• New research by scientists at UC Santa Cruz suggests the steep slopes of West Coast mountains, which slough off lots of sediment, make the region’s rivers unique. The study, published in the journal “Proceedings of the National Academy of Sciences” Monday, found that the more sediment is fed into a river, the more dynamic a river is. These dynamic rivers shift their channels more often, and resist forming an “armored” river bottom with unmoving gravels.

    The results could help engineers and geologists predict the effects of removing dams and restoring streams and to understand what the river’s “natural state” will look like.

    “That’s an important thing we can be able to answer,” said UC Santa Cruz doctoral candidate Allison Pfeiffer, who is the lead author of the new study. “For the practical engineering-side purposes ... and in part for predicting salmon habitat.”

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  • A new web-based app developed by the Department of Natural Resources gives people the ability to submit reports on the location of springs in Minnesota.

    The data will help researchers with important groundwater research.

    A spring is any natural flow of water from an aquifer–an underground layer of rock–to the Earth’s surface. “We can’t protect something we don’t know is there,” said DNR research scientist Jim Berg. “We need a better inventory of springs in Minnesota, and this new app is the tool to improve the inventory.”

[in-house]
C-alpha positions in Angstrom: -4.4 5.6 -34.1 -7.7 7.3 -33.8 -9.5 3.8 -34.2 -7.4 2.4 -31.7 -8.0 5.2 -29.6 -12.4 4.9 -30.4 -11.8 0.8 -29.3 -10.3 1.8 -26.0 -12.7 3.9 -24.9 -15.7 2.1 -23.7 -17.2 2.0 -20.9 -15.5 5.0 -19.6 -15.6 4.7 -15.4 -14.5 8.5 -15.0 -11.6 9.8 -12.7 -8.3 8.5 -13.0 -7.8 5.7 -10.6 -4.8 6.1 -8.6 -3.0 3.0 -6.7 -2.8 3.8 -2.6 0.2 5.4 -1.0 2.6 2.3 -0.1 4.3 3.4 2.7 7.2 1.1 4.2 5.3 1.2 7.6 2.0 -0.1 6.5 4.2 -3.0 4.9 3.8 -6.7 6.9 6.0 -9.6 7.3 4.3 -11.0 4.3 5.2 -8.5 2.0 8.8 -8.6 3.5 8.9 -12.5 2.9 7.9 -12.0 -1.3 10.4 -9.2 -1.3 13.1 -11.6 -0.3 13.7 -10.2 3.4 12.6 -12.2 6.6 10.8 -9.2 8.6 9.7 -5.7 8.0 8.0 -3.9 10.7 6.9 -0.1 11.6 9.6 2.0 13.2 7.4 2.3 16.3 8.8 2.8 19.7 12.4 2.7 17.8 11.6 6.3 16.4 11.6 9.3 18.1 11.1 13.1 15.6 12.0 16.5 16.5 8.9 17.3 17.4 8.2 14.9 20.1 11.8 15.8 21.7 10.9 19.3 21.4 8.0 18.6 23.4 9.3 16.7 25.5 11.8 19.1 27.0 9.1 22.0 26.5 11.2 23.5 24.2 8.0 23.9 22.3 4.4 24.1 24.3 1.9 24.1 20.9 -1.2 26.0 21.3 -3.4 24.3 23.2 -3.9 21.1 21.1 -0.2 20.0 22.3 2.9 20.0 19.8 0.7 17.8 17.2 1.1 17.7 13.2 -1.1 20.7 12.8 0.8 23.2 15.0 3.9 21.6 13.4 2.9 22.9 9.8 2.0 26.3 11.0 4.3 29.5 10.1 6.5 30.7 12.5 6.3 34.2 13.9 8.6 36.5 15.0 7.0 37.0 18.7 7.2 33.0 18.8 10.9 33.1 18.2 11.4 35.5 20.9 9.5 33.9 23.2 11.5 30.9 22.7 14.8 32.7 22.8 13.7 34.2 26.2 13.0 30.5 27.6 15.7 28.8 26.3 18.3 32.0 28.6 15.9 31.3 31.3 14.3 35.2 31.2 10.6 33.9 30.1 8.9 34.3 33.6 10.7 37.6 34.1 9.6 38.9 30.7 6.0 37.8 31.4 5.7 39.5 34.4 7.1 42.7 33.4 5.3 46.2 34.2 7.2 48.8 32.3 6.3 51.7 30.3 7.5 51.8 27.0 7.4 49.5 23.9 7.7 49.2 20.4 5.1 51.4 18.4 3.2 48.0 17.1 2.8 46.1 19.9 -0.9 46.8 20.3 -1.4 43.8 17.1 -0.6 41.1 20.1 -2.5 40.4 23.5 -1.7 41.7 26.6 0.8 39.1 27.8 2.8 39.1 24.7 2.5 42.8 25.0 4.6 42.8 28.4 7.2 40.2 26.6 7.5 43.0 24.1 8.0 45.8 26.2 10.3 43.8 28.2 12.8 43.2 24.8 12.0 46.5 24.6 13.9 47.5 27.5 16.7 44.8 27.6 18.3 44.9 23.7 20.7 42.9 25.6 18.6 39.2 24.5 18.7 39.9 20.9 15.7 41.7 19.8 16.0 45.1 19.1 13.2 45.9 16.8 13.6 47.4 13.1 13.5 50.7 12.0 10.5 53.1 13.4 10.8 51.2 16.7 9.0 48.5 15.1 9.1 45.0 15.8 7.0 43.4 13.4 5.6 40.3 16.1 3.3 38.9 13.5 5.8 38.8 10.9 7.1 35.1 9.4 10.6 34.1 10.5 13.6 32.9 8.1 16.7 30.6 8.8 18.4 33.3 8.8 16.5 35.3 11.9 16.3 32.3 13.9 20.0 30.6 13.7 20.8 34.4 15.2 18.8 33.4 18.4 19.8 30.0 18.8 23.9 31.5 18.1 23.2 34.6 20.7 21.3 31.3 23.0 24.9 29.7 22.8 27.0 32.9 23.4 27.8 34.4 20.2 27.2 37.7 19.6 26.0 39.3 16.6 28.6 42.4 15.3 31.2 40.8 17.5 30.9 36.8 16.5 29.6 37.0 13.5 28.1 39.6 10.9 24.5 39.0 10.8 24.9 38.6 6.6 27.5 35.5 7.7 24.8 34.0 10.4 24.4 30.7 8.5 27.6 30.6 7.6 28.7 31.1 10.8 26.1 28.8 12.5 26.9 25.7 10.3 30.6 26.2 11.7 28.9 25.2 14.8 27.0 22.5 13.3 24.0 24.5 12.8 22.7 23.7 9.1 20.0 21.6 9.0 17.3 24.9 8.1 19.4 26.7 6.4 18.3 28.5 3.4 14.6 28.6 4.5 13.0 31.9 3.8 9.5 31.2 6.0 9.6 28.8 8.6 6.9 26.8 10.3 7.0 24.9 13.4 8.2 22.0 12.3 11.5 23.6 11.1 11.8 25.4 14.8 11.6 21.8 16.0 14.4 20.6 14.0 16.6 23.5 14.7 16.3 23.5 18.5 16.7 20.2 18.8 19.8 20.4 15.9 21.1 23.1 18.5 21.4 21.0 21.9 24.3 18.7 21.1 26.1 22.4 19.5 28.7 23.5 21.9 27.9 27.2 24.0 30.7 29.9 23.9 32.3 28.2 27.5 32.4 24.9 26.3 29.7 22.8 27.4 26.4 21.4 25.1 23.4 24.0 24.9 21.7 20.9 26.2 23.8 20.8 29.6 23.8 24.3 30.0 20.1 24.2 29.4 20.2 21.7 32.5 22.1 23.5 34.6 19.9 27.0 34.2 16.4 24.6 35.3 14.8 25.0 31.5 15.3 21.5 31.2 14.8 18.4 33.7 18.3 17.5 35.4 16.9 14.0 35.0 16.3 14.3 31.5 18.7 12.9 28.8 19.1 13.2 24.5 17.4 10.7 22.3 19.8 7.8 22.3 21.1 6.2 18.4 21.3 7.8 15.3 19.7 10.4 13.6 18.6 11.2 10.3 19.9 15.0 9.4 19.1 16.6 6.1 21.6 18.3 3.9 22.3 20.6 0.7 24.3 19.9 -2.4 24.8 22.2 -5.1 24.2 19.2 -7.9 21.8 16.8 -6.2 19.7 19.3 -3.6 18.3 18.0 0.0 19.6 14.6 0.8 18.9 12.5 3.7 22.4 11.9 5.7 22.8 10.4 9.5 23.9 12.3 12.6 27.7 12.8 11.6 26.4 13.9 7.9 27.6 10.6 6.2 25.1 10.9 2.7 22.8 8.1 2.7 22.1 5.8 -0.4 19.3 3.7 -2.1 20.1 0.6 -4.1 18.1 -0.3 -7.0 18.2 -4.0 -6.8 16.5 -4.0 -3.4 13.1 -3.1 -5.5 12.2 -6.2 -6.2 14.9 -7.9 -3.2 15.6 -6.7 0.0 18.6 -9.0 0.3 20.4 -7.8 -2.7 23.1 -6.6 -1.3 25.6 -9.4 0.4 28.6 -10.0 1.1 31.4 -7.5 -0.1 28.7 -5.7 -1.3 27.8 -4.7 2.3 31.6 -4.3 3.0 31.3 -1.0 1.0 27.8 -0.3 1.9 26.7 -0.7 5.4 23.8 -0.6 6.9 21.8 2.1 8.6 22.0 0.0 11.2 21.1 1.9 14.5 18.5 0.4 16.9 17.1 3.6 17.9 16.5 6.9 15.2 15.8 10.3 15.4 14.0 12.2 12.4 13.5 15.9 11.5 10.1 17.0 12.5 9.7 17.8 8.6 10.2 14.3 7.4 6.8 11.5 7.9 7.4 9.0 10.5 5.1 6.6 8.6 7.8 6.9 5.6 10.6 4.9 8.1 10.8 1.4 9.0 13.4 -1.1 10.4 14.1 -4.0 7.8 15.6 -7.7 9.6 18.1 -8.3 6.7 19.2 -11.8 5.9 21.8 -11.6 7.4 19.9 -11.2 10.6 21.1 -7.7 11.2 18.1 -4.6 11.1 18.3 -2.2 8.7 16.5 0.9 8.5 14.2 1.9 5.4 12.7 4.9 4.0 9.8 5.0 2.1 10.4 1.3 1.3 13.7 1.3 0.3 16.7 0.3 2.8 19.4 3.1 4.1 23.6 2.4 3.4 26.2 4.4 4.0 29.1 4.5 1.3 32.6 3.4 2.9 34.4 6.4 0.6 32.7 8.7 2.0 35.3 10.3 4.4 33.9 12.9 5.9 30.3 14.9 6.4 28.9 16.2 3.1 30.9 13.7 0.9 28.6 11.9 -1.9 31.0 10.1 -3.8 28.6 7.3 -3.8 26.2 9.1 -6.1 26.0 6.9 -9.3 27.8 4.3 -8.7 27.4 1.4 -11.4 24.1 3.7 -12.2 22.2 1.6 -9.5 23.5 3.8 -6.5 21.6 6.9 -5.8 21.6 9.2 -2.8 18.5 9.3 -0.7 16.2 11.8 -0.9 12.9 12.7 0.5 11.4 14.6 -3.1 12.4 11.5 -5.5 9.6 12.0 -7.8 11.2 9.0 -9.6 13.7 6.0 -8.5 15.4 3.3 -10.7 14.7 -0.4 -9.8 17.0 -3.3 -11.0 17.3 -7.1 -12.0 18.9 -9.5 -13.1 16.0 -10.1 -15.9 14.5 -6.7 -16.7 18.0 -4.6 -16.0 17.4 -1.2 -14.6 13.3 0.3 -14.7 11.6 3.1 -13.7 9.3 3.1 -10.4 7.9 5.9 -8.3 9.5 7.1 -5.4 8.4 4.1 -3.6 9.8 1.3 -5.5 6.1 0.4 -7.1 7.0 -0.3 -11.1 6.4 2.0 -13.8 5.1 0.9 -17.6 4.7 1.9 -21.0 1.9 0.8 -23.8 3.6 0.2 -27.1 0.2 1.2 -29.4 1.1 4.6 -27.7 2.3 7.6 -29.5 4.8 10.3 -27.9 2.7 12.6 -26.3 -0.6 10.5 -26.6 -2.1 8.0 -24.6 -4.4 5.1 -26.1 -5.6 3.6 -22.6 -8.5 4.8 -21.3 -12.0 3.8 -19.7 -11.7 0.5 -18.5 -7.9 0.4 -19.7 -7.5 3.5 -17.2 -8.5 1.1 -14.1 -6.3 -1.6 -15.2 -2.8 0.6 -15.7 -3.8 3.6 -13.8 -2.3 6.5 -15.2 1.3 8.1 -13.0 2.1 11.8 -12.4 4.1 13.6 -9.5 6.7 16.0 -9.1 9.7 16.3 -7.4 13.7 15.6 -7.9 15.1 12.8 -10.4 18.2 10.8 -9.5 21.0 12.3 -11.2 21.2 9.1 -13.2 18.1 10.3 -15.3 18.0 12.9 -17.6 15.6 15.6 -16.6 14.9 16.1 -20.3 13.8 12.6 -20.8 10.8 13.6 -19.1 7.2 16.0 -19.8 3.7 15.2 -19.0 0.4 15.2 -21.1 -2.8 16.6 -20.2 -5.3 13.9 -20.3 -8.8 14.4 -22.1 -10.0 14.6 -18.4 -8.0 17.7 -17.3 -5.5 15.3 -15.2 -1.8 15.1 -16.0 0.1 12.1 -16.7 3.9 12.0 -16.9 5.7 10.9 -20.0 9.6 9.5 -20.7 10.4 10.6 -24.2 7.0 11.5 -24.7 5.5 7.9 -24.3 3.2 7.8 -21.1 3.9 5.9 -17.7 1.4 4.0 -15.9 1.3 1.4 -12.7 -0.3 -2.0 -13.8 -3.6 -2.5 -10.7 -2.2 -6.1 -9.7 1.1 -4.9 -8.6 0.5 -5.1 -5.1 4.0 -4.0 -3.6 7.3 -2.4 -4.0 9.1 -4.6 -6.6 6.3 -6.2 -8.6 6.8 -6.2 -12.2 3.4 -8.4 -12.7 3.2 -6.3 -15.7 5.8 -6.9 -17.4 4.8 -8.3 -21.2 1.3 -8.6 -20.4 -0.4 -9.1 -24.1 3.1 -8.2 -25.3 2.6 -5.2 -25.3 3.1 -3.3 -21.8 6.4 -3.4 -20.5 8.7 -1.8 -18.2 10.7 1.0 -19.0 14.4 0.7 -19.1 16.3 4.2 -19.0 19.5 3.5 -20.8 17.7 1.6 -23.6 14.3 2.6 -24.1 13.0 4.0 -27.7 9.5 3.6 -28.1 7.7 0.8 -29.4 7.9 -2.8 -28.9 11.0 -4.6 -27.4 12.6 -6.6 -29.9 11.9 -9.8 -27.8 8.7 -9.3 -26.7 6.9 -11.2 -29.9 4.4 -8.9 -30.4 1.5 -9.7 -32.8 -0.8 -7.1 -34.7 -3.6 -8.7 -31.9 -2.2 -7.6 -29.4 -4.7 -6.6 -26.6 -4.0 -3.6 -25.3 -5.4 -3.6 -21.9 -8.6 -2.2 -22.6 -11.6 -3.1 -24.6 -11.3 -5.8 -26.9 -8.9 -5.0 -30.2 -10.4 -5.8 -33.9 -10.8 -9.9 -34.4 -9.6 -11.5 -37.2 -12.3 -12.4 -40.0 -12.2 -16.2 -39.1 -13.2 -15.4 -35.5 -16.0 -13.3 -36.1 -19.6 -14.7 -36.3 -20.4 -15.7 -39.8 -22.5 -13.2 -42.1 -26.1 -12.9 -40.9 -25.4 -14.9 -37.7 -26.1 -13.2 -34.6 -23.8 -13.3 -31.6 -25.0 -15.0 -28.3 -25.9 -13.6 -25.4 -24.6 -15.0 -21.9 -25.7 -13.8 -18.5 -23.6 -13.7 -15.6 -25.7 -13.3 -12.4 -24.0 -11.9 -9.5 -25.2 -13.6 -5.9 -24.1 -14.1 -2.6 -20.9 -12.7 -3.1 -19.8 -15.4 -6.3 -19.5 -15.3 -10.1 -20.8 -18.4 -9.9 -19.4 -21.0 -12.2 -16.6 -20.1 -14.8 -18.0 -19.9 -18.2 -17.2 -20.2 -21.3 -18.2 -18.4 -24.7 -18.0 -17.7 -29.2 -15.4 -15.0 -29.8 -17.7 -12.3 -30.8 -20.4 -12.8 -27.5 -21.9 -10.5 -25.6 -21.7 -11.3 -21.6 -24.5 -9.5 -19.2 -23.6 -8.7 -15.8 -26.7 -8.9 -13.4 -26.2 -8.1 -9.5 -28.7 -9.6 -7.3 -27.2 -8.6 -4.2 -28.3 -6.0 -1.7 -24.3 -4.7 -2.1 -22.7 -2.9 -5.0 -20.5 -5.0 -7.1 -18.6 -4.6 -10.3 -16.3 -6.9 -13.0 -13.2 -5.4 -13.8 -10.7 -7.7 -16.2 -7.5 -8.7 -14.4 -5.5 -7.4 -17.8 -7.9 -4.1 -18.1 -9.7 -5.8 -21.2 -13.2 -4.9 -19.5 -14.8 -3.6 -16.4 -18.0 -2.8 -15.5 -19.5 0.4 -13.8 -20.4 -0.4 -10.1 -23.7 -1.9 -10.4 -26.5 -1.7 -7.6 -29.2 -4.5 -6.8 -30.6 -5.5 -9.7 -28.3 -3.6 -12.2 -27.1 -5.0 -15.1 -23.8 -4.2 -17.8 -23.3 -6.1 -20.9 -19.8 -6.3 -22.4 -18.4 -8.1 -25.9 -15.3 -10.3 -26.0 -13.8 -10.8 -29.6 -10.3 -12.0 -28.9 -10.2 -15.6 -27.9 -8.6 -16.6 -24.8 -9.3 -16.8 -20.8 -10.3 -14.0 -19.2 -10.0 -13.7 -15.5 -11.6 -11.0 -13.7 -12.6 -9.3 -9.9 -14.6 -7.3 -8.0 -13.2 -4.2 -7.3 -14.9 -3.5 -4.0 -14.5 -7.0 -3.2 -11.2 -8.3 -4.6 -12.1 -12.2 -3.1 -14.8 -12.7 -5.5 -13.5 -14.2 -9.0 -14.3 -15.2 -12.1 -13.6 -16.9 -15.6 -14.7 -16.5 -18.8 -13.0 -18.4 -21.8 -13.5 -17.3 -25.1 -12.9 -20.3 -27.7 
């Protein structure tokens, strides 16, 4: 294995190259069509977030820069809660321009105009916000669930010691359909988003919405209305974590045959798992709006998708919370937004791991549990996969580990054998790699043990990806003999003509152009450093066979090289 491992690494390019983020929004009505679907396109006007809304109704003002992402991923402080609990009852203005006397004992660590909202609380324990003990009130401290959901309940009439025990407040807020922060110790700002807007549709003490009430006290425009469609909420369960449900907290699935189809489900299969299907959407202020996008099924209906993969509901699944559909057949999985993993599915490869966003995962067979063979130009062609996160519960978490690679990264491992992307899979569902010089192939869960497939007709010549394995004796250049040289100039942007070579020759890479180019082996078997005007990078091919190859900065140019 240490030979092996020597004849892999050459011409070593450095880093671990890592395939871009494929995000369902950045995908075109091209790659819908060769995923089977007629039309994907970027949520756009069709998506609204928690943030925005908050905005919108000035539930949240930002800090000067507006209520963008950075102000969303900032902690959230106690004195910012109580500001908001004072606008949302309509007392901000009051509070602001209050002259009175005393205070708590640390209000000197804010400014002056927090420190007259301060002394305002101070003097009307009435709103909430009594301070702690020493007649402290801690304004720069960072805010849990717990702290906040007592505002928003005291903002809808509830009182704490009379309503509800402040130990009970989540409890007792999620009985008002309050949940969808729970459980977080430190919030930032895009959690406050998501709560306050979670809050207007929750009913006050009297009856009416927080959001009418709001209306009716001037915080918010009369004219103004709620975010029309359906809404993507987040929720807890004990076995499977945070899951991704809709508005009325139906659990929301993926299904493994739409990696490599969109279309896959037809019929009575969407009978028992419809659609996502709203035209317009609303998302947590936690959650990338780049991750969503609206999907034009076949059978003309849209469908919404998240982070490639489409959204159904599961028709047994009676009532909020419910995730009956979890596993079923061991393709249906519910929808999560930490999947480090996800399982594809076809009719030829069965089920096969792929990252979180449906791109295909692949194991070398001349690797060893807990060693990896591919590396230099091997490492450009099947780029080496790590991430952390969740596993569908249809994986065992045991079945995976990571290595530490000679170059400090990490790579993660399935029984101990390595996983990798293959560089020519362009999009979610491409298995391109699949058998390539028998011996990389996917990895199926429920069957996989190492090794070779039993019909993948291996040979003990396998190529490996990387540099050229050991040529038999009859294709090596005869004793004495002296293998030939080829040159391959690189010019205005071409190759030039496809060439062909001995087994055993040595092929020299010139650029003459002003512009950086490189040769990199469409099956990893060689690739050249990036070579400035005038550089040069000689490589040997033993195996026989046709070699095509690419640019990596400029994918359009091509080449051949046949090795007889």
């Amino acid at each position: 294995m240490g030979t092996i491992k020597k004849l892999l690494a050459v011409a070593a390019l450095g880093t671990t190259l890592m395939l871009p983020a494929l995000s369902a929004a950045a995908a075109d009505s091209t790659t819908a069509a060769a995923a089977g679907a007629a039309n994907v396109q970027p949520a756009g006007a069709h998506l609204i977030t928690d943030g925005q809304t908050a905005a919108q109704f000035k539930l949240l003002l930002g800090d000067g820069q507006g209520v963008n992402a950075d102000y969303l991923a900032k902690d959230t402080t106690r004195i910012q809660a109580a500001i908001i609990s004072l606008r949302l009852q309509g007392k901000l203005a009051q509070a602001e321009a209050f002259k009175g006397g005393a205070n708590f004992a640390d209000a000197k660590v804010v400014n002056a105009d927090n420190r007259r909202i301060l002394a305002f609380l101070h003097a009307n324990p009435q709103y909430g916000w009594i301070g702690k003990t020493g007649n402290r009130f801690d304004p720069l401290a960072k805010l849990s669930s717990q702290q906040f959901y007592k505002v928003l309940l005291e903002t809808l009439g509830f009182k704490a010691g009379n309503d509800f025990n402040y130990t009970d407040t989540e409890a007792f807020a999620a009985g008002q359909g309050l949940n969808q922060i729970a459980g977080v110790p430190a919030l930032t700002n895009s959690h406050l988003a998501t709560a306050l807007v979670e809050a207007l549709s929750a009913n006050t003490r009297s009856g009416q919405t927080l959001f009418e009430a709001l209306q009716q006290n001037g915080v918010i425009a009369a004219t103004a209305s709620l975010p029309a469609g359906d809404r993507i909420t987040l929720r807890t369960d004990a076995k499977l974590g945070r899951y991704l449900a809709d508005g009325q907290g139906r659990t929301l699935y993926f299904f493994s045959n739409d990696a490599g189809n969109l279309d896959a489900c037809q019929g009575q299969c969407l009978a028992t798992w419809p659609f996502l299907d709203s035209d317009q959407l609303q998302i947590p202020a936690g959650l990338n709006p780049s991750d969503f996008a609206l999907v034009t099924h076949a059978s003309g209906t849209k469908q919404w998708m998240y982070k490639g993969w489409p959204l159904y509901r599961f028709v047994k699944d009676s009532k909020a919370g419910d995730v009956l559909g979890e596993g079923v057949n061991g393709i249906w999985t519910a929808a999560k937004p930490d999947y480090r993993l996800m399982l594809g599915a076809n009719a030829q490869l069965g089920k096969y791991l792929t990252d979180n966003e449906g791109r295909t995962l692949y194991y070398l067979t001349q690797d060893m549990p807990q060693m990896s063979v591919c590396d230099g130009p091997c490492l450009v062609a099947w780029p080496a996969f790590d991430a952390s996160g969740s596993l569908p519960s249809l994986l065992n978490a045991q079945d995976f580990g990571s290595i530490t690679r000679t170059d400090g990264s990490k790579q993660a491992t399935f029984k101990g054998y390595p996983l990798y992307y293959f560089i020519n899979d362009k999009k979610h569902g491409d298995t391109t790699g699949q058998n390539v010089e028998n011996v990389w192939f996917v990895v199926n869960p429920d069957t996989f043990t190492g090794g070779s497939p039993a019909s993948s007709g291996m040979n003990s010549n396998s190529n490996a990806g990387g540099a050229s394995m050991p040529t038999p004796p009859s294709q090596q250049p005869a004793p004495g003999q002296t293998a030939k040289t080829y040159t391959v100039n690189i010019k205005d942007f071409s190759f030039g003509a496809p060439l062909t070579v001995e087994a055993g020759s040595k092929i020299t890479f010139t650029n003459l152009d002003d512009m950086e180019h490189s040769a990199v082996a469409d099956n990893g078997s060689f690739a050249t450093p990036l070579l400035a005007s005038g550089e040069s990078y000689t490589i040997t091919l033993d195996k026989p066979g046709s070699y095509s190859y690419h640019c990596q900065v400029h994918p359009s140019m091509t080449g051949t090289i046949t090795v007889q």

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  • BOISE, Idaho (AP) — Two federal agencies have approved a 2.4-mile-long open pit phosphate mine proposed by a Canadian company in southeastern Idaho.

    The U.S. Bureau of Land Management and U.S. Forest Service late last week issued separate decisions approving the plan by Calgary-based Agrium Inc.

    The BLM manages the area where the mining will occur, while the Forest Service manages land that will receive waste materials. [...]

    Virginia Gillerman, an associate research geologist with the Idaho Geological Survey, said the area is rich in phosphate because it was once an 116,000-square-mile inland sea where organic material from fish, plants and small animals was deposited over a 5-million-year span about 265 million years ago.

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  • By the time fireworks are set off to celebrate the end of 2016 and champagne glasses are hoisted to toast the arrival of 2017, nearly 3 million people will have visited Glacier National Park this calendar year, the most ever.

    As the historic National Park Service centennial year draws to a close, officials at Northwest Montana’s largest attraction are taking a hard look at how Glacier Park handled the huge crowds and what to expect in the future, said Superintendent Jeff Mow.